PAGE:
your wooden screw version to do that?
Spme stick on UMHW strips on the "finger"
of the shoulder vise jaw will help prevent
it binding or sticking.
What's the thing on the front left end of
the left sled leg? If it's a leveler, why
How's the top attached/connected to the base
unit? Did you go with Frank Klausz's bullet
shaped big pegs in the top of the base and
a corresponding hole in the underside of the
Inquiring minds want to know.
Did I mention - nice work!
Charlie: Excellent points/questions. Thanks. I'll address them below/
keep that in mind, and look back at how the ramps have functioned for
that. So far, so good--just move the shop trash can under the end of
the bench, and push junk up the ramp. One think I like about the ramp
is that if you smother a hex key, nut, bolt, etc. with shavings, it
will tend to fall out of the shavings and back into the tray rather
than go through the trap door with the shavings. But that is pure
conjecture, not experience.
in the top. If you look at the exploded diagram, you can see that the
bottom half of the body is narrower than the top. It is the ledge
between these that rests on the pieces of wood in the slot. But right
now, it is more accurate to describe this as an adjustable rear dog
holder than a vise. One of my "well, duh, what did you expect?"
moments was noticing what happens if a vise screw pushes left, 2"
below the top, while a dog meets resistance at or slightly above the
top of the bench! I'm thinking I will put a piece on the bottom of the
vise body extending beyond it to ride against the underside of the
bench and prevent the vise body from rotating.
BTW, since the right endcap is glued at the front and back dovetails,
but floats against the rest of the body, I found an interesting
feature--a very firm blow with the heel of the hand on the front or
back of the bench at the endcap tightens or loosens the lateral
support of the vise carriage.
make in my ultimate bench.
the real think, I used doubled #20 biscuits (floating) spaced as close
together as I could. A compromise, but should keep it aligned. About
the only way I could see this weaker approach being a problem is if a
heavy soon-to-be-former friend were to jump up on the back corner to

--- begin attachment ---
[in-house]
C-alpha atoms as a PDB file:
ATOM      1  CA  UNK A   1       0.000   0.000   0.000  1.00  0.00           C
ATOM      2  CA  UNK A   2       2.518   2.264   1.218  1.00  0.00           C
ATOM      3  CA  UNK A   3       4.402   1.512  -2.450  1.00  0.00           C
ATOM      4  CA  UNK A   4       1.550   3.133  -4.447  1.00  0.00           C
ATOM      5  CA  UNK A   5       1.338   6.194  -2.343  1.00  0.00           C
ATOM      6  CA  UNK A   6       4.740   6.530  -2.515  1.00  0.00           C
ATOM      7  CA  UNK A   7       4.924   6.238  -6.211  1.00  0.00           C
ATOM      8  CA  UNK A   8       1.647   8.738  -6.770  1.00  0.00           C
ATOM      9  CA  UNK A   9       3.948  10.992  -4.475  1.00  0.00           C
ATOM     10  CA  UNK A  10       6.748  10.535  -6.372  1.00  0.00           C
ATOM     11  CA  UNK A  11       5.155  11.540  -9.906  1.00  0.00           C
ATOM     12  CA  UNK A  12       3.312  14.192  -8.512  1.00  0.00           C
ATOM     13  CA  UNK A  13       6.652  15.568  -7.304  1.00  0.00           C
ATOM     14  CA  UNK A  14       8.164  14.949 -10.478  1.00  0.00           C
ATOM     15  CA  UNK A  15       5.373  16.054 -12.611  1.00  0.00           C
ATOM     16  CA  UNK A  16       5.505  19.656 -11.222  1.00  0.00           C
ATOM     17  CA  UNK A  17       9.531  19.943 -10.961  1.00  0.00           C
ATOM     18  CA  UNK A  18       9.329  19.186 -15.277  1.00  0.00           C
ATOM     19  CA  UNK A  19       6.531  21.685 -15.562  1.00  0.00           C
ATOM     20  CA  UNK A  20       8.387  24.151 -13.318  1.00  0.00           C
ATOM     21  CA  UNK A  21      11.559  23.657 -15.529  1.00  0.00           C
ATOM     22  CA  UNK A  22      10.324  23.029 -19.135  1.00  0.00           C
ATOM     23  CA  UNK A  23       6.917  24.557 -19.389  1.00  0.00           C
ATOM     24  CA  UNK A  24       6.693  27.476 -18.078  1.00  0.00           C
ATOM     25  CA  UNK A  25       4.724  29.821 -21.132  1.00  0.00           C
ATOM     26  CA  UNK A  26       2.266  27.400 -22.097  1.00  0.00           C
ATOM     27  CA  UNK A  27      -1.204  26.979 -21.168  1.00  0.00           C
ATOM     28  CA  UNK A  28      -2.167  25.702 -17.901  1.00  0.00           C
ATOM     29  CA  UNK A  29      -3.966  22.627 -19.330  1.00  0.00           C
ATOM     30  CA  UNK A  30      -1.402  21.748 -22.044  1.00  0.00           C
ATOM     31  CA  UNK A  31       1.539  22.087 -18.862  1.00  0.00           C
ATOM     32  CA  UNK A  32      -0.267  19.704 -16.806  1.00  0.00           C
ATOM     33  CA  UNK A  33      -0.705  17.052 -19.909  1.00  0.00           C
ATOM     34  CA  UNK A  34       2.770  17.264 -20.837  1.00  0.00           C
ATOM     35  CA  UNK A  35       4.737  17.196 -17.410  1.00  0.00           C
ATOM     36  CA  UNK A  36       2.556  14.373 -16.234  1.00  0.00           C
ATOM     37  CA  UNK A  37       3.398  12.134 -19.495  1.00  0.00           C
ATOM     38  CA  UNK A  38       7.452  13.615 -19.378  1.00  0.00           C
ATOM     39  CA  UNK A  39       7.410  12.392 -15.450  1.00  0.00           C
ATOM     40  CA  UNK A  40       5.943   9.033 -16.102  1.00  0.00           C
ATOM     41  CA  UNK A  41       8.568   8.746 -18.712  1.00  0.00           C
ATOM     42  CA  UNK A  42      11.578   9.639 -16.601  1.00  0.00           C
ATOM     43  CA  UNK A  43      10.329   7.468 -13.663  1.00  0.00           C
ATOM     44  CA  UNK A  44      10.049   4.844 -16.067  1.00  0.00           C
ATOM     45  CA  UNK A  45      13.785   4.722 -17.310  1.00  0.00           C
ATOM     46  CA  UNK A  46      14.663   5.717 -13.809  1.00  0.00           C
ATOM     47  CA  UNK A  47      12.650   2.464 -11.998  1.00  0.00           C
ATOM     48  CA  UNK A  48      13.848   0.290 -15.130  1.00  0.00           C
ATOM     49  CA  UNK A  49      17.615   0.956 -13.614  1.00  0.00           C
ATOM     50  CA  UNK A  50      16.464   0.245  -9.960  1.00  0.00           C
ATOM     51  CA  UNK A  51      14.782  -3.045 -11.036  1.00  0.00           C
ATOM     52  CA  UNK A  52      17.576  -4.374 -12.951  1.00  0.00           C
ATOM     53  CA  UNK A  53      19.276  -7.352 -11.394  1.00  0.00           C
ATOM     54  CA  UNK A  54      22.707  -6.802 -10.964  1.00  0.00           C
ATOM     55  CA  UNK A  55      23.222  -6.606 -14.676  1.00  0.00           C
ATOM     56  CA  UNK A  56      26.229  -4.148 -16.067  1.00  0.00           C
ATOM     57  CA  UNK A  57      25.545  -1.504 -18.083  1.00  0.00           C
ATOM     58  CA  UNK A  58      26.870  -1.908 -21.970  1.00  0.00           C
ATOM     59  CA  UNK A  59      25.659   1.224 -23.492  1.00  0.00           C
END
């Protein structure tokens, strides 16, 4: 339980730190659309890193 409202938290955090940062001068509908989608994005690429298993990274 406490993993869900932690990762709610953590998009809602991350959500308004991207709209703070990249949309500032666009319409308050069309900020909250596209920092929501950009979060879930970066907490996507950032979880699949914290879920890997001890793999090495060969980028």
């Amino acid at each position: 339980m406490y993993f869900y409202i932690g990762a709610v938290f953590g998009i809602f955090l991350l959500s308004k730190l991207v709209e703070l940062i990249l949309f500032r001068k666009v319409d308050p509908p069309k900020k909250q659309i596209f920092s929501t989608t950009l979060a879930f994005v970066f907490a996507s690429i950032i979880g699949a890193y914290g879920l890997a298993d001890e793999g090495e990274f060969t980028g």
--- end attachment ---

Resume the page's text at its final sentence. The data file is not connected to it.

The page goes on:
sit down. Absent that, I think the biscuits should be plenty strong to
Our's look very similar--not that there is a lot of variance in the
way shoulder vises are constructed. One clarification--my front board
is not an apron, per se; the front 5 boards are all the same
dimensions. My "spacer block" for lack of a better term is attached to
the front board and the shoulder with tapered sliding dovetail, glued
for the 2" nearest the left end cap, and glued to the left end cap. So
that is part of the attachment of the front board to the left endcap.
I also glued the doubled biscuits there (only), and if I remember,
used two pairs of biscuits, spaced equal distances from the top and
I got a "been there, done that" chuckle from reading your account of
deciding to double your shoulder and end, and the implications of
doing so. In my case, I had already decided to double the shoulder and
had cut it to length, and cut the dovetail joint with the single
endcap. Then when I came in posession of another piece of properly
dimensioned and dressed lumber (remember the "shovetails you and I
corresponded privately about?), I decided that doubling the endcaps
made hef-blind dovetails easy in the back (cut through dovetail
sockets on the inside board before laminating). But since the tail
socket had been cut on the shoulder, I couldn't do a through dovetail.
So if you look closely at the model you will see that I have a weird
half-blind dovetail, where the "wrong half" is blind. But that's
okay--this big dovetail was my first, and while structurally tight,
was certainly no thing of beauty!
I'm hoping that the tapered sliding dovetail and areas that are glued
will prevent any problems in that regard. So far, cranking down as
hard as I generally want to gives me a visible opening between the
shoulder and spacer (maybe 1/64-1/32?). But my making it of wood